Yet every part of the finale failed to pay off. Hoyt and Jessica’s wedding, as pleasant as it was for fans of the show, took seemingly-innumerable precious minutes off of a narrative that needed to be wrapped up. While Eric and Pam are possibly my favorite characters in the show, their last-minute decision to finally kill the Yakuza immediately begged the question, “Why in God’s name didn’t they do that sooner?” The writers set up a meaningless threat to Bill and Sookie and immediately resolved it. And Sookie’s mercy killing of Bill failed to have the pathos that such a moment truly deserved. While Stephen Moyer’s presentation of a man facing his fate with nobility and self-sacrifice was golden, it was wasted on an ultimately meaningless and trite conclusion.

What was perhaps most sickening, however, was the fate of Sarah Newlin. She was effectively a sex slave, condemned to madness. True Blood as a series has its dark components, and Sarah was a thoroughly horrible character, but making light of a woman trapped in a dungeon forced to wear revealing clothing so men could take blood from her is grotesque. Moreover, it makes Eric and Pam seem like hideously vile monsters, undoing seasons worth of character development on their part.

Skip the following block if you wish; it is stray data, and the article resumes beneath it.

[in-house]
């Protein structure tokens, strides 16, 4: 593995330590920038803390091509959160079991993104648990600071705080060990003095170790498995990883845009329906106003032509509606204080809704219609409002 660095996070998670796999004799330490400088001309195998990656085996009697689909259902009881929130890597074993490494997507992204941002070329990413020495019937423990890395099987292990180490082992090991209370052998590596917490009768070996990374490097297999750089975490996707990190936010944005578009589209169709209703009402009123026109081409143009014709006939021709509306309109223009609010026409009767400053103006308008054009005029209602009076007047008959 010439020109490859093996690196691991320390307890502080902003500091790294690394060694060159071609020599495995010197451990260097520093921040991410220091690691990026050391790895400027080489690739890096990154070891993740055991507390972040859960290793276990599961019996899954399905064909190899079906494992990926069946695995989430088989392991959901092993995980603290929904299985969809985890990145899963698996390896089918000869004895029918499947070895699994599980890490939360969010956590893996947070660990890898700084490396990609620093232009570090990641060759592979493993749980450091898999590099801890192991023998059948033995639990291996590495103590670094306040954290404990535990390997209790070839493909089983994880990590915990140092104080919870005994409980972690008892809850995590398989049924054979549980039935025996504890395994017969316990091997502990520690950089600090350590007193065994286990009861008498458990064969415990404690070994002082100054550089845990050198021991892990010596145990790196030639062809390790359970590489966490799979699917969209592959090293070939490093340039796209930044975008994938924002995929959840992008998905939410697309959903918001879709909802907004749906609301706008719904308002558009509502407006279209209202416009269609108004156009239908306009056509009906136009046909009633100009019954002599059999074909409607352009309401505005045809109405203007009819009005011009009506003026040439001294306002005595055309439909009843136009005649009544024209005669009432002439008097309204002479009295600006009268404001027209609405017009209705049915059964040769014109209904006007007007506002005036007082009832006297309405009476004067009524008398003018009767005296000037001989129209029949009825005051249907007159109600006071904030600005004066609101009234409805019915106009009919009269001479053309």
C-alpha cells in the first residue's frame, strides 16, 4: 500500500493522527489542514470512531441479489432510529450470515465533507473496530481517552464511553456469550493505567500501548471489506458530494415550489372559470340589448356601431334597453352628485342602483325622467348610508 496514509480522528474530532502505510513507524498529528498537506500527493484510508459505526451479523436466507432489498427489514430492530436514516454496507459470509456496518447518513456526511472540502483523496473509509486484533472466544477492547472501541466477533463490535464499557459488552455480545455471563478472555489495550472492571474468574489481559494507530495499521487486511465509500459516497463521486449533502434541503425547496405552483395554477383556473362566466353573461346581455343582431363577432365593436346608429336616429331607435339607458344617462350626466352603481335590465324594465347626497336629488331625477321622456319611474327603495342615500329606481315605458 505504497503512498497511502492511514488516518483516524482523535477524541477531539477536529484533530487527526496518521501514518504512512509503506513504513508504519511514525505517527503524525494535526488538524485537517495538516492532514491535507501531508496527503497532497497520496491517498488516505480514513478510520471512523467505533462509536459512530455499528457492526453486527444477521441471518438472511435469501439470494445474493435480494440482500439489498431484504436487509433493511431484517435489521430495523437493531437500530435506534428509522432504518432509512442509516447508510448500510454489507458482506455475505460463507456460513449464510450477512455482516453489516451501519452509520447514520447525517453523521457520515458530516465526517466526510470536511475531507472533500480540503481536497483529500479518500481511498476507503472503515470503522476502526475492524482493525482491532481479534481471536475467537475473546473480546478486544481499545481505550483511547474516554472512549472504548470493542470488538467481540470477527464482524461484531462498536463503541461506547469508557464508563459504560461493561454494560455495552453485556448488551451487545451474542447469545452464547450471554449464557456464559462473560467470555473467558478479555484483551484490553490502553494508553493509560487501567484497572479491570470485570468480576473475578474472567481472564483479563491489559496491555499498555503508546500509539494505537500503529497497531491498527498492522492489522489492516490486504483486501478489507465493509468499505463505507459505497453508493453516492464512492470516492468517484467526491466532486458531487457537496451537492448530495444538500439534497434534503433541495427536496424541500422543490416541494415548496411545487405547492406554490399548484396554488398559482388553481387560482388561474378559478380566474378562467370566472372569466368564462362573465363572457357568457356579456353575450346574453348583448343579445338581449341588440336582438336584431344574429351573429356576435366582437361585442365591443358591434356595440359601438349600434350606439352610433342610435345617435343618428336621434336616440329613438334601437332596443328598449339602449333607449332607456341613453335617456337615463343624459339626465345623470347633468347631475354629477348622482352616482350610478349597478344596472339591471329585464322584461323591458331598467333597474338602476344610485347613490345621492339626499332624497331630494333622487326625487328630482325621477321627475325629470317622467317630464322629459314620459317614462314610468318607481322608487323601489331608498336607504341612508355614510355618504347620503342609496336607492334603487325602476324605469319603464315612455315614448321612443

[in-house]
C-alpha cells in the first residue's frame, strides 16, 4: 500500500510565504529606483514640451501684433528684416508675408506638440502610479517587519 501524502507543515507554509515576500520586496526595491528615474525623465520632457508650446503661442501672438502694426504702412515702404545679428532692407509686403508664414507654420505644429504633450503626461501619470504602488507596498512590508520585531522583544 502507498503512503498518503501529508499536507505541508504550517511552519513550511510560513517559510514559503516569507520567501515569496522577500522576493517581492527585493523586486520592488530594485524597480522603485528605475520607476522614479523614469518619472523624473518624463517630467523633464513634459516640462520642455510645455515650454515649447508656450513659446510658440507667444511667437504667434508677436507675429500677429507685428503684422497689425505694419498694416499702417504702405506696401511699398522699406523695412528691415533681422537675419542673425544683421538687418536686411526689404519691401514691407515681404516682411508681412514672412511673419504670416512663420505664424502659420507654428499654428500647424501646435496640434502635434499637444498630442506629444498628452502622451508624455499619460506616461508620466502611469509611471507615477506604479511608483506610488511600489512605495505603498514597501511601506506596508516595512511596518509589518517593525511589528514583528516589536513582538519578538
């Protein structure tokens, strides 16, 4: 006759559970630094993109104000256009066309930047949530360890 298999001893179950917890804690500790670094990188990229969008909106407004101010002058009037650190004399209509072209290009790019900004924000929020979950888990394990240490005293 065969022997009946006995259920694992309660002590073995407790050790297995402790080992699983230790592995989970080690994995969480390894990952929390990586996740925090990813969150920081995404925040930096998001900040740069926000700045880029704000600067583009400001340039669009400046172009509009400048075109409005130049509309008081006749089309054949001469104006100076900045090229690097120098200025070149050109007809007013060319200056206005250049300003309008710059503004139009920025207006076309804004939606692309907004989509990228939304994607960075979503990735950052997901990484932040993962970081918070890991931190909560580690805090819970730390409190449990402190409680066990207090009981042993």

I struggled afterwards to think of a series that had a more disappointing season finale (aside from ones that were simply canceled too soon, such as Firefly or Jericho). Lost, for example, left many threads resolved, but it at least left us with a reasonable understanding of what the Island was and an unambiguous understanding of many of the characters’ fates. The only analogy that came to mind for a comparably bad series finale was Dexter.